The news that the next installment in the Star Trek franchise will reveal Lt. Hikaru Sulu to be a gay man, complete with a husband and a daughter, makes him arguably the highest-profile gay character to break through the final frontier of the summer blockbuster.
Visiting Australia to publicize Star Trek Beyond, which will open in the United States July 21, John Cho, who plays Sulu in the movies, told News Corp Australia’s James Wigney that writer Simon Pegg and director Justin Lin decided to give Sulu an explicitly gay identity as a tribute to George Takei, who played the character in the original TV series. As Vulture noted, Takei came out publicly in 2005 “after then Governor Arnold Schwarzenegger vetoed a bill that would have legalized same-sex marriage in California.” Takei has since emerged as one of America’s most effective mainstream advocates for LGBTQ rights.
The Star Trek universe has a well-deserved reputation for blasting through silly social boundaries. In “Plato’s Stepchildren,” which first aired in November 1968, a kiss between William Shatner’s Capt. James Kirk and Nichelle Nichols’ Lt. Nyota Uhura was one of the first interracial kisses on American television. Twenty-seven years later, Star Trek: Deep Space 9 featured the Star Trek universe’s first same-sex kiss when Jadzia Dax (Terry Farrell) smooched Lenara Kahn (Susanna Thompson) in “Rejoined.”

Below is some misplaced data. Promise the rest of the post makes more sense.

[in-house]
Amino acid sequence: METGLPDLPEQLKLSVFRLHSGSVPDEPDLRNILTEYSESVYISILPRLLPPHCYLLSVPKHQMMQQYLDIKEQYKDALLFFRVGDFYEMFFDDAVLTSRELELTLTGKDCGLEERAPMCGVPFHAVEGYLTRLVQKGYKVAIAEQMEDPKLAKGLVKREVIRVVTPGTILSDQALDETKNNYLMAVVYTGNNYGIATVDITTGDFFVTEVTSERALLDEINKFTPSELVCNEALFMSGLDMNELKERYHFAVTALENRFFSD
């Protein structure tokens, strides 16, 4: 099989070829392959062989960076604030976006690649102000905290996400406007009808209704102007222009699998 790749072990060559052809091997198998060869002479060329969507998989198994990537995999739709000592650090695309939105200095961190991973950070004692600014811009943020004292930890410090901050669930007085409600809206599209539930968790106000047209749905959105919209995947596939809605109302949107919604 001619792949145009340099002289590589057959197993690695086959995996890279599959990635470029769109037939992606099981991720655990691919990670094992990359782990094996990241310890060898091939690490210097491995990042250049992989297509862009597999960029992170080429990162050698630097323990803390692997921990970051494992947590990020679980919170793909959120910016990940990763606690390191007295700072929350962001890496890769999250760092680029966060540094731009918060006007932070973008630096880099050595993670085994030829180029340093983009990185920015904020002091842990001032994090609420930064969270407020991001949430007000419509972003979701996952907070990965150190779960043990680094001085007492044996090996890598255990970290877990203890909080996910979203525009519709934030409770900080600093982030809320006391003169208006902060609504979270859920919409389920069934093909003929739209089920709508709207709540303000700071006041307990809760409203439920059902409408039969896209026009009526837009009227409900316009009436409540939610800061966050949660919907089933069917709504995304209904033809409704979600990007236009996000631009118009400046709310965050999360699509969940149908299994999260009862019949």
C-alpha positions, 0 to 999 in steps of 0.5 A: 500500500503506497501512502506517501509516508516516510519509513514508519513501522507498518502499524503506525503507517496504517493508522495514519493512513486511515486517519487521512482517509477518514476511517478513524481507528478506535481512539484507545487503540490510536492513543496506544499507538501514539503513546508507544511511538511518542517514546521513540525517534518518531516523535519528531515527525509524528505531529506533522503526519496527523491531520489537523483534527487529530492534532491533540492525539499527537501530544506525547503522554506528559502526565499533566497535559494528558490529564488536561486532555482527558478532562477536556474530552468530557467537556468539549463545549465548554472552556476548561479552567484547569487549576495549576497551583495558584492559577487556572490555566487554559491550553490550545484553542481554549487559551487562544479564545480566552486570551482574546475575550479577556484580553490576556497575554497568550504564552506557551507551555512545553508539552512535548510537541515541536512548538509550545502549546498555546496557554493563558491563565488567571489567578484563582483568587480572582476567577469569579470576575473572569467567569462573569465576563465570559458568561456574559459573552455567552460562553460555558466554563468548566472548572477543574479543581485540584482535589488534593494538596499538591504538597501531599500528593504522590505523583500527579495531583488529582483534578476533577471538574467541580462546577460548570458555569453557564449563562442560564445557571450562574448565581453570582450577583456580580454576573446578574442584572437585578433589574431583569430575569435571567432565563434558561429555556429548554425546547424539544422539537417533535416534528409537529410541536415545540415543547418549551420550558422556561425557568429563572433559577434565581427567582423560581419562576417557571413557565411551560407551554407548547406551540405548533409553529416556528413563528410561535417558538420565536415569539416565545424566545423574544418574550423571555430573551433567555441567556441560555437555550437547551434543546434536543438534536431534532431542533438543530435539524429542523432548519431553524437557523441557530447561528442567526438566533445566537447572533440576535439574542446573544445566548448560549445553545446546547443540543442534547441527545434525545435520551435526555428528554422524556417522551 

Ronald D. Moore, now famous as the man who rebooted Battlestar Galactica and brought Outlander to television, co-wrote “Rejoined.” He has consistently included same-sex relationships in his work ever since. In January, when I asked Moore about the audience’s outraged response to the Dax–Kahl kiss, he could only wonder at the way the world, and the television business, has changed. “It’s amazing. I work in such a different landscape than when I started,” he said. With Star Trek Beyond’’s embrace of Sulu’s sexuality, we have yet more evidence of that happy development.